I consider myself a Southern writer primarily writing fantasy fiction, and I see nothing incongruous in adapting the wild and fantastic to traditional themes. The best apologist for this approach was Flannery O’Connor, who famously said, “You have to make your vision apparent by shock — to the hard of hearing you shout, and for the almost blind you draw large and startling figures.”

Works for me.

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Better than you remembered

“In truly good writing no matter how many times you read it you do not know how it is done. That is beacause there is a mystery in all great writing and that mystery does not dissect out. It continues and it is always valid. Each time you re-read you see or learn something new.” ― Ernest Hemingway

Fred on the Head has posed an interesting question: Do you re-read?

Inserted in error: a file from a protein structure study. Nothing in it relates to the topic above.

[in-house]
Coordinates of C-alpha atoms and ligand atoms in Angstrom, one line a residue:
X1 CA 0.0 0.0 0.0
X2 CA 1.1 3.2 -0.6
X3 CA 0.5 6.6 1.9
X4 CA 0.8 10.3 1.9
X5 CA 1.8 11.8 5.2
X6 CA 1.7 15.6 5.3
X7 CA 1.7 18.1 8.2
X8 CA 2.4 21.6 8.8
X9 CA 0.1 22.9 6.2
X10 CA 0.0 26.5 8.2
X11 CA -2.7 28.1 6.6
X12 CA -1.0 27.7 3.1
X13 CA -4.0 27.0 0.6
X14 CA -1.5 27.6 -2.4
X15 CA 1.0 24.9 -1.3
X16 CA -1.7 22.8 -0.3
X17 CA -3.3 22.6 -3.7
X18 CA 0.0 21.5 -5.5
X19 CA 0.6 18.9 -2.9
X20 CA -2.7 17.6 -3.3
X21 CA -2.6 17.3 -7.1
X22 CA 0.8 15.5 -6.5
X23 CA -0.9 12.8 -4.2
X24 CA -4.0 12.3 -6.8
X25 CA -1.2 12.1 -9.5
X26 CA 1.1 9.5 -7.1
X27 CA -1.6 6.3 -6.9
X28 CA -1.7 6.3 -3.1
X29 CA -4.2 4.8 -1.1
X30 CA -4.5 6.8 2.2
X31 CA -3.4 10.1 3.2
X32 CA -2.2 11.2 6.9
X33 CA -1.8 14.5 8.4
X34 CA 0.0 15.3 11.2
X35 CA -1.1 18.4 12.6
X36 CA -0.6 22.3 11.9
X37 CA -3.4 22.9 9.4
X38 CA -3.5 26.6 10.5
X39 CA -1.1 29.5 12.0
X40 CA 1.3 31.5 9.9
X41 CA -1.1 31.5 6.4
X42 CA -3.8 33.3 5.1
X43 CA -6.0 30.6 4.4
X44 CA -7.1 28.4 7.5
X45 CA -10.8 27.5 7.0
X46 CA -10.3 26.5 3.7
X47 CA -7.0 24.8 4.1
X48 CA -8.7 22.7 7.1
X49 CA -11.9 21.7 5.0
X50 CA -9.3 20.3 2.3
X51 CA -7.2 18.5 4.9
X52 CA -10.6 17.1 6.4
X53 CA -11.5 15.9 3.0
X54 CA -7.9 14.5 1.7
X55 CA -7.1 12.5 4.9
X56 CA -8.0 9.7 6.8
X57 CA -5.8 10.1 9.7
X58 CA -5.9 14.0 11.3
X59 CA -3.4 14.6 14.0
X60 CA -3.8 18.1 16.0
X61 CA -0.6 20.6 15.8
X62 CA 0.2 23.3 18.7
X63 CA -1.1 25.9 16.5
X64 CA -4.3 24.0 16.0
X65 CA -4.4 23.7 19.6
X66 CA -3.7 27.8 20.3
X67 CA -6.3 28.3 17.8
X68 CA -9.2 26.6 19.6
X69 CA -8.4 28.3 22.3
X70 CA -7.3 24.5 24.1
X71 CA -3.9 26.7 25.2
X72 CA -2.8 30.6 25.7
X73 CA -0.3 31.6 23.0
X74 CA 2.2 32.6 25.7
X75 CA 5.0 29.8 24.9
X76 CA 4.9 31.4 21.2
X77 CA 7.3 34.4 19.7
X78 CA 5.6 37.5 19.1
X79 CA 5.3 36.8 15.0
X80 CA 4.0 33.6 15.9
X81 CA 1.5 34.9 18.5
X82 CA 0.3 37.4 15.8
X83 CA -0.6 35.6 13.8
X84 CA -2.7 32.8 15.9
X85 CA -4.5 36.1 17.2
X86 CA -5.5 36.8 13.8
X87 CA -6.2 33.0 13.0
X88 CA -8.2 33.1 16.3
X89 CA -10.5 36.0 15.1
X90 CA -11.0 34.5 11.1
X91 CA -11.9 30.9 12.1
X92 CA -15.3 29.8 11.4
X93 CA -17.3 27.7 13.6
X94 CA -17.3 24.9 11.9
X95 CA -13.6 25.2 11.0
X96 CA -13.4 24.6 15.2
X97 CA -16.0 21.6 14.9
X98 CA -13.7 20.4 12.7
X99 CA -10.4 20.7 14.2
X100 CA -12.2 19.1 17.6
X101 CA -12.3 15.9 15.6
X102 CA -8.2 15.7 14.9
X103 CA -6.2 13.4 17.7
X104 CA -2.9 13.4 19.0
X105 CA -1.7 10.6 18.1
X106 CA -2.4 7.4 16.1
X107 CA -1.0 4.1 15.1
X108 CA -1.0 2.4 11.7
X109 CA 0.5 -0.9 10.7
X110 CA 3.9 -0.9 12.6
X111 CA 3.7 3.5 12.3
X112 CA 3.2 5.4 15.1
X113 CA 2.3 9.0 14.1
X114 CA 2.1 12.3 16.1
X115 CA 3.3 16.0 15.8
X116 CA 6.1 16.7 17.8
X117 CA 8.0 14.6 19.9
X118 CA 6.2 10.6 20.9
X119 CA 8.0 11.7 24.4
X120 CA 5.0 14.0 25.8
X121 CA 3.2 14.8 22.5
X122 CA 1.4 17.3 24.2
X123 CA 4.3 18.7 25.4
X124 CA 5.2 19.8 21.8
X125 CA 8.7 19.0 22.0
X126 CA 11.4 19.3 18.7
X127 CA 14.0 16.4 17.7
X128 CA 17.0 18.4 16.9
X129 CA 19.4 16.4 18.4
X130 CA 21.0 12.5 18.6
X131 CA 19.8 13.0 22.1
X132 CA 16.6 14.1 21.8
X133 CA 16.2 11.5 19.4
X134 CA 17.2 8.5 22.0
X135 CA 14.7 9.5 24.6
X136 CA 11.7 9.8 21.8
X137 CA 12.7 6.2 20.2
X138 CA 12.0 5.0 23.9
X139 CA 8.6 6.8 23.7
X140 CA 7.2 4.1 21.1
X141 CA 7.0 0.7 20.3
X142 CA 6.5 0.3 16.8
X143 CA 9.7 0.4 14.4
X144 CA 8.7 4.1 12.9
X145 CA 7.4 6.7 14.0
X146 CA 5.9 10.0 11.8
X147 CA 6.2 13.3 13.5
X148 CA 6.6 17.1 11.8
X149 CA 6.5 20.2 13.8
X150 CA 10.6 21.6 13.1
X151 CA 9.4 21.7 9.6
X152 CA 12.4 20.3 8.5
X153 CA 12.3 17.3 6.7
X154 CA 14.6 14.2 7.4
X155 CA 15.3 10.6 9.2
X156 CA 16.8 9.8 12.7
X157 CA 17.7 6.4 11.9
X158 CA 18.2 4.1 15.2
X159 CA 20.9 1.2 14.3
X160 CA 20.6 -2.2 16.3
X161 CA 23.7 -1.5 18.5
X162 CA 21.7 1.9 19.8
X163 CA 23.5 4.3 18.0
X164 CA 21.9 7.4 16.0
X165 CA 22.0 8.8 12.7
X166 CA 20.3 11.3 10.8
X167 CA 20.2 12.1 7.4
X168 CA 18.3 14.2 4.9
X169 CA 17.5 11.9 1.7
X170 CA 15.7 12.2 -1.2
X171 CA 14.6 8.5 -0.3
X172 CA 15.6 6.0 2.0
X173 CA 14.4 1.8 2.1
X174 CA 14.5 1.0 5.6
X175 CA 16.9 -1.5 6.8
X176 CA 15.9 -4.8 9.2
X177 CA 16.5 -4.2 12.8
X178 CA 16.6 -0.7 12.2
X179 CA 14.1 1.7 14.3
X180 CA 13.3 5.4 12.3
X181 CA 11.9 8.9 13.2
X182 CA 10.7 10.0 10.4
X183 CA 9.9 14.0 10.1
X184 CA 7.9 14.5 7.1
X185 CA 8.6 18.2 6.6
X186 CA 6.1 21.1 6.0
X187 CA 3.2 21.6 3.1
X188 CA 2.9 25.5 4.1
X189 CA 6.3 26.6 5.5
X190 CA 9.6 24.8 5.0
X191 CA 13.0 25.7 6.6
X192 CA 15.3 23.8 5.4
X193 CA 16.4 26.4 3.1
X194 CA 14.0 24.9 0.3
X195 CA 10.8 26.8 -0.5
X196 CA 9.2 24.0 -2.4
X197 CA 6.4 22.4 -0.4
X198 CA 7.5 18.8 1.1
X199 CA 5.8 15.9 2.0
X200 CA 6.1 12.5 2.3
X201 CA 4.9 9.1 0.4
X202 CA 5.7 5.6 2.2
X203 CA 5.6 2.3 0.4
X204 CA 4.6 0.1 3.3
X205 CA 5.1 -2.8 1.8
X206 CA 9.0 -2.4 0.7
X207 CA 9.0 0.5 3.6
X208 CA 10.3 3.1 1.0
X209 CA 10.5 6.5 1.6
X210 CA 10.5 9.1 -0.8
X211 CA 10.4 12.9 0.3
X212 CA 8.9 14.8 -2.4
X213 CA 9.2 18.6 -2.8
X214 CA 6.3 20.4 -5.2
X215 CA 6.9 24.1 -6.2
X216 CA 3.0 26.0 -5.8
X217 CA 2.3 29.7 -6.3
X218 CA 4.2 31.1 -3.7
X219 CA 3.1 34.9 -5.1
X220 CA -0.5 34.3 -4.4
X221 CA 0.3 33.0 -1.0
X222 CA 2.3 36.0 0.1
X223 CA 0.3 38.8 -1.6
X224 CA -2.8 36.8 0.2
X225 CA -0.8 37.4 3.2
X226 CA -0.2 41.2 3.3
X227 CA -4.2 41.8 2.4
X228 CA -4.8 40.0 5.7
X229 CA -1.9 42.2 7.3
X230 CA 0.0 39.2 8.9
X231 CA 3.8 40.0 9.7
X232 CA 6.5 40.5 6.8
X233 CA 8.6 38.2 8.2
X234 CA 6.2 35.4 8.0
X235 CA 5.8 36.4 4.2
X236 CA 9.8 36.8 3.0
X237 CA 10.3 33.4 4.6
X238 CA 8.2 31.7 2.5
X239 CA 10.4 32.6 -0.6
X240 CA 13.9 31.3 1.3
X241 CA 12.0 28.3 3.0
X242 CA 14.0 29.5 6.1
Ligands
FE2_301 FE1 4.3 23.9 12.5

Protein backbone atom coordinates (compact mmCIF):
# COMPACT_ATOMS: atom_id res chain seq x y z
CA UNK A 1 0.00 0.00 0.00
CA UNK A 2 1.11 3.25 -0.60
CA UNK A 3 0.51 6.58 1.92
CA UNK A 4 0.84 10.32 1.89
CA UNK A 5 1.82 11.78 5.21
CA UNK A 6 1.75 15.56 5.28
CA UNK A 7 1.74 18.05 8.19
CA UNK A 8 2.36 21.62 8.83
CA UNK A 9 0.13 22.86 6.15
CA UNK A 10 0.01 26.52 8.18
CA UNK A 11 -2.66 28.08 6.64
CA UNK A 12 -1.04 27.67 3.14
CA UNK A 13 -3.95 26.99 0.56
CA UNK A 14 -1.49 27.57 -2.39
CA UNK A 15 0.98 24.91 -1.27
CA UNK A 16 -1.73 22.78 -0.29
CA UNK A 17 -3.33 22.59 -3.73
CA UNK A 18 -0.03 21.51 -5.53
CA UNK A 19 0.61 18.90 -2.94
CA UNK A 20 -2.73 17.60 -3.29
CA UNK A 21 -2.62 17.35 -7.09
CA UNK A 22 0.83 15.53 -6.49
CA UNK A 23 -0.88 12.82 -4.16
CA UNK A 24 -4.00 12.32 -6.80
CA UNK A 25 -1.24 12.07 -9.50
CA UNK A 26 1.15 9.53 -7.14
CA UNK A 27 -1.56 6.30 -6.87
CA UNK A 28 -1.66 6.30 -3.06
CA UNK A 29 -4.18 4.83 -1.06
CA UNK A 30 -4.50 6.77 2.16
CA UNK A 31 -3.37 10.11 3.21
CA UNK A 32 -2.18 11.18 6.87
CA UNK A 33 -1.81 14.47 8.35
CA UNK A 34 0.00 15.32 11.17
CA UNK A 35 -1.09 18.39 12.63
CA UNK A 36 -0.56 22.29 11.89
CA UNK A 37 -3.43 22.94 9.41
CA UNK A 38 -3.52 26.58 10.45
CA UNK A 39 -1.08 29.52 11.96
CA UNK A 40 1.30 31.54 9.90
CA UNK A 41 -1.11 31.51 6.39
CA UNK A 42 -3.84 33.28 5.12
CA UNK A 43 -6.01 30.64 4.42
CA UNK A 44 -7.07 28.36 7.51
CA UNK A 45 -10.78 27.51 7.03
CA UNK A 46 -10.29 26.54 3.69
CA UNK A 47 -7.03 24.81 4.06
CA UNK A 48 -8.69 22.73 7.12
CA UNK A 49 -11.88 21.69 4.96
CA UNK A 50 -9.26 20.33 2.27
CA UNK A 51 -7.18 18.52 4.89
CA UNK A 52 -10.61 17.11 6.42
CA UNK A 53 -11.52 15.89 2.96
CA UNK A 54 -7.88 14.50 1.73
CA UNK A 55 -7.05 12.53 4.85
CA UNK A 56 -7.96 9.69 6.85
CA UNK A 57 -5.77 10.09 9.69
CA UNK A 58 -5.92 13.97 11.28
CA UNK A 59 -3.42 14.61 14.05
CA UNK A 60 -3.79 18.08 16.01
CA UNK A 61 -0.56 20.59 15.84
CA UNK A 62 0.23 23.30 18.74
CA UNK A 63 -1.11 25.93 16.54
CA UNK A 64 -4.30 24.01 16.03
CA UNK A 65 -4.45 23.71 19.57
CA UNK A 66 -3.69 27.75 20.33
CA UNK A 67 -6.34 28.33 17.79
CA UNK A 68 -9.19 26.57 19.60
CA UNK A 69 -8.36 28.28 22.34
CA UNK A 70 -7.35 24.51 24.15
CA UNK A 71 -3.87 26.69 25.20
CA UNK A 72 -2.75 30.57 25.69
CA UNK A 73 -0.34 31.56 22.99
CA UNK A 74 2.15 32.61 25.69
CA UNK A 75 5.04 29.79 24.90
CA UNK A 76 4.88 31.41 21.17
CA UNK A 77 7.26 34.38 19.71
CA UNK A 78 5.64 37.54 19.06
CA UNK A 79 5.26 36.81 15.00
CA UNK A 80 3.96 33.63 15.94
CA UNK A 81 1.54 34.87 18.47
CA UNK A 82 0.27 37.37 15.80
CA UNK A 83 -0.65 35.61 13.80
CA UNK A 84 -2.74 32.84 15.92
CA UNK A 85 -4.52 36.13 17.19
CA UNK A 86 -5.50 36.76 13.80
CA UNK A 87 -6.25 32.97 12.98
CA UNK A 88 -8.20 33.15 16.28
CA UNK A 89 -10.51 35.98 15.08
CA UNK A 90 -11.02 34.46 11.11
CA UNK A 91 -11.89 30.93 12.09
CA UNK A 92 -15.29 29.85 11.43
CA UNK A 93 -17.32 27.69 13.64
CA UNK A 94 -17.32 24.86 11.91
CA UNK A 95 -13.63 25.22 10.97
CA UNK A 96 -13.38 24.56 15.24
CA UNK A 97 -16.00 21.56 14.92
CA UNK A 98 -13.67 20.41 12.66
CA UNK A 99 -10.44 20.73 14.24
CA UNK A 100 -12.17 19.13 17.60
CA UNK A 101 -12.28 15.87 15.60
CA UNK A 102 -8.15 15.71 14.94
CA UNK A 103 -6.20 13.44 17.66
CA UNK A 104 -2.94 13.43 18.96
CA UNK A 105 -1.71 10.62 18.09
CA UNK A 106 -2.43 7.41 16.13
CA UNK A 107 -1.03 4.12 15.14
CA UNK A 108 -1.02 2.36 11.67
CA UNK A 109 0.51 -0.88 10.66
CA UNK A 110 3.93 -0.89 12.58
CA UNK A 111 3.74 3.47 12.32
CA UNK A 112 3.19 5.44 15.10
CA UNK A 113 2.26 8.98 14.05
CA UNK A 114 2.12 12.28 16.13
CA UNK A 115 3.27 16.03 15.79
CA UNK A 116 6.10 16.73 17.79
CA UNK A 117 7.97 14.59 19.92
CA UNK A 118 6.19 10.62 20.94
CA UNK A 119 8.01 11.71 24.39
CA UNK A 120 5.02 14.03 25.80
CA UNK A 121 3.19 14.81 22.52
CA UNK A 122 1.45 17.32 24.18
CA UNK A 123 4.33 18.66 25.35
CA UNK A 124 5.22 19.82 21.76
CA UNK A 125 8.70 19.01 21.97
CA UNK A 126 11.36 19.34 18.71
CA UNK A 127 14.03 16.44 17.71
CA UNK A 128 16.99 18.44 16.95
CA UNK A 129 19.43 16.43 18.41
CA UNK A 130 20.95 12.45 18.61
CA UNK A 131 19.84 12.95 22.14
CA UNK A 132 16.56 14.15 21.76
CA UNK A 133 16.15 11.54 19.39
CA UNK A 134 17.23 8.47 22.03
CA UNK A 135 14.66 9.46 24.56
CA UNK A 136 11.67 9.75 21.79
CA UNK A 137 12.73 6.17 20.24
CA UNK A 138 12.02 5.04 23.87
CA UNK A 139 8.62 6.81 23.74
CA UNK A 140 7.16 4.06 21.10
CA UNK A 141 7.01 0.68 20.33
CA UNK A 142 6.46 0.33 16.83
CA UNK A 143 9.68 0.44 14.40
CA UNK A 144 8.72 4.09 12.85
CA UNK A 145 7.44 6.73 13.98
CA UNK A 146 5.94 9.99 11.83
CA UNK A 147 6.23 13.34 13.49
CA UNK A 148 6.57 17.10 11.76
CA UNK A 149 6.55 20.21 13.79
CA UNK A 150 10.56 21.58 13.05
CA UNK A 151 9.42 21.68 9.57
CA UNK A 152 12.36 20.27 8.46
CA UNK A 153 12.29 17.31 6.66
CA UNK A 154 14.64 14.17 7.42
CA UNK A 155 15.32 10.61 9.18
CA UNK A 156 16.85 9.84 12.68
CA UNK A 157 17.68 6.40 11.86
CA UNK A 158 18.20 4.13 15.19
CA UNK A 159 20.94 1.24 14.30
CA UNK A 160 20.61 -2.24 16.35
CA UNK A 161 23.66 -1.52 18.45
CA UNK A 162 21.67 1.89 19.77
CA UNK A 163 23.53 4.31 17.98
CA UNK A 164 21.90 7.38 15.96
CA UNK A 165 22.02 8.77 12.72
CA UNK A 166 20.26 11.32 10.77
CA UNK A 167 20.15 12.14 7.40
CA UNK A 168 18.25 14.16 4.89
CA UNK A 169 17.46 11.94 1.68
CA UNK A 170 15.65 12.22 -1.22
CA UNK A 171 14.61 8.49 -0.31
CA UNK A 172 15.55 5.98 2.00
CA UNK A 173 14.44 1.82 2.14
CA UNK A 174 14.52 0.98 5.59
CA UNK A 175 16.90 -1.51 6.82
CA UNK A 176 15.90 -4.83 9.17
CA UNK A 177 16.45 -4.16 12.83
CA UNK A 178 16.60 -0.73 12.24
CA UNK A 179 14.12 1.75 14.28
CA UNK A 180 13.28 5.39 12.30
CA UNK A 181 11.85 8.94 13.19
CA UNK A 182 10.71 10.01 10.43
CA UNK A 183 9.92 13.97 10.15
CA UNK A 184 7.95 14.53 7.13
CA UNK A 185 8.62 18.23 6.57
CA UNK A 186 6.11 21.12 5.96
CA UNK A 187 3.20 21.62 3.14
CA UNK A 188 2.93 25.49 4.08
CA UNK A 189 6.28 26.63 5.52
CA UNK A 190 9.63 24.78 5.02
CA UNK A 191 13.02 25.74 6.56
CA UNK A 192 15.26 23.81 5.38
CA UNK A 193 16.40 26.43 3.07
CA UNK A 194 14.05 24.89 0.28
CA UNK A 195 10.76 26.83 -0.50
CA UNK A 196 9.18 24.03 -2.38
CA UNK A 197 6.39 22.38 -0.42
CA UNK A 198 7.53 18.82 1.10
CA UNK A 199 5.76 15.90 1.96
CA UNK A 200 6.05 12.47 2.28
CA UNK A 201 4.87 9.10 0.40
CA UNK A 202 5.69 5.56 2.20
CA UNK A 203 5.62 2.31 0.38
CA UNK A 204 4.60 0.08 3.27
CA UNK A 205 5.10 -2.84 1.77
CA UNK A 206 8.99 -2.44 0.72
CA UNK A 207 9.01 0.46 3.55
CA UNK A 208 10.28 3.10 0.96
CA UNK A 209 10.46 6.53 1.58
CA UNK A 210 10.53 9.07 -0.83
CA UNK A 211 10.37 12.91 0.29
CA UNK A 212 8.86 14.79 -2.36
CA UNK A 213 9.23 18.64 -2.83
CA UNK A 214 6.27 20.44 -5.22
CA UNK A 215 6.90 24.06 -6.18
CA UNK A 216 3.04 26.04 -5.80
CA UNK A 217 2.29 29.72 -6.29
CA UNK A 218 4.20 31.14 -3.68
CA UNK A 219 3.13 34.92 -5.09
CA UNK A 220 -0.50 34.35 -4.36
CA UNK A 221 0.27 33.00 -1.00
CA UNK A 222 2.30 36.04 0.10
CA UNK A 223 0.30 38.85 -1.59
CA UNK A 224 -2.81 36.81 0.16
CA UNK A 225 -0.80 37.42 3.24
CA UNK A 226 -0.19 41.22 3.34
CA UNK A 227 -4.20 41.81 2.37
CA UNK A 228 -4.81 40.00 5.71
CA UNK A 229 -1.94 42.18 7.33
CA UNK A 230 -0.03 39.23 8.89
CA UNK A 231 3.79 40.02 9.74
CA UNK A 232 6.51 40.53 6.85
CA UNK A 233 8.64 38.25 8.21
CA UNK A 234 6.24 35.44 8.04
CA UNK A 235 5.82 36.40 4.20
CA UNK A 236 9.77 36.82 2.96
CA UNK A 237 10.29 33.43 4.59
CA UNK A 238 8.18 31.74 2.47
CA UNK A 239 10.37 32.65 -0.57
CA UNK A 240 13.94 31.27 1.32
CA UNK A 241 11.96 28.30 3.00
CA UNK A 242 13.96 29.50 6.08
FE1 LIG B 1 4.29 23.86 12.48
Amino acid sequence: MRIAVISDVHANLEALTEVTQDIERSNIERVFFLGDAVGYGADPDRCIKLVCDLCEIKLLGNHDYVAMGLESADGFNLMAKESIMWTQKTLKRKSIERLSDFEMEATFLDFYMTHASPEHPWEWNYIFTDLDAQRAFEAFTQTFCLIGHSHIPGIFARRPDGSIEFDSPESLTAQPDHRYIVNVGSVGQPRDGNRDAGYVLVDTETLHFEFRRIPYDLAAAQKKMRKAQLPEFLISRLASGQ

To this I can only plead: Guilty.

There are about a dozen works I find myself returning to, and for exactly the reason Hemingway cites above. In fact, three of Hemingway’s works are on my list: The Snows of Kilimanjaro, The Killers, and The Short Happy Life of Francis Macomber. For me, they never lose their power to amaze and teach. Even when my intention is to analyze, I end up getting lured in once again by the robust narrative.

Mishima’s Patriotism leaves me reeling each time I experience it. What a show: breathtaking eroticism and rapturous prose made all the more vivid and potent by the blunt reality of sepukku. Whoa.

Among the classics, I keep returning to A Midsummer’s Night Dream and Beowulf more than any of the others. And I’m in the process of travelling to Mordor once again with the Fellowship of the Ring. I’ve almost finished The Two Towers, and am just as carried away by Tolkien’s imaginative world-building as the first time I experienced him.

All good friends I could never get tired of.

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How to Succeed at NaNoWriMo

I will confess to having never been tempted to participate in NaNoWriMo, or National Novel Writing Month. The goal of dashing off a 50,000 word manuscript in 30 days struck me as gimmicky and pointless.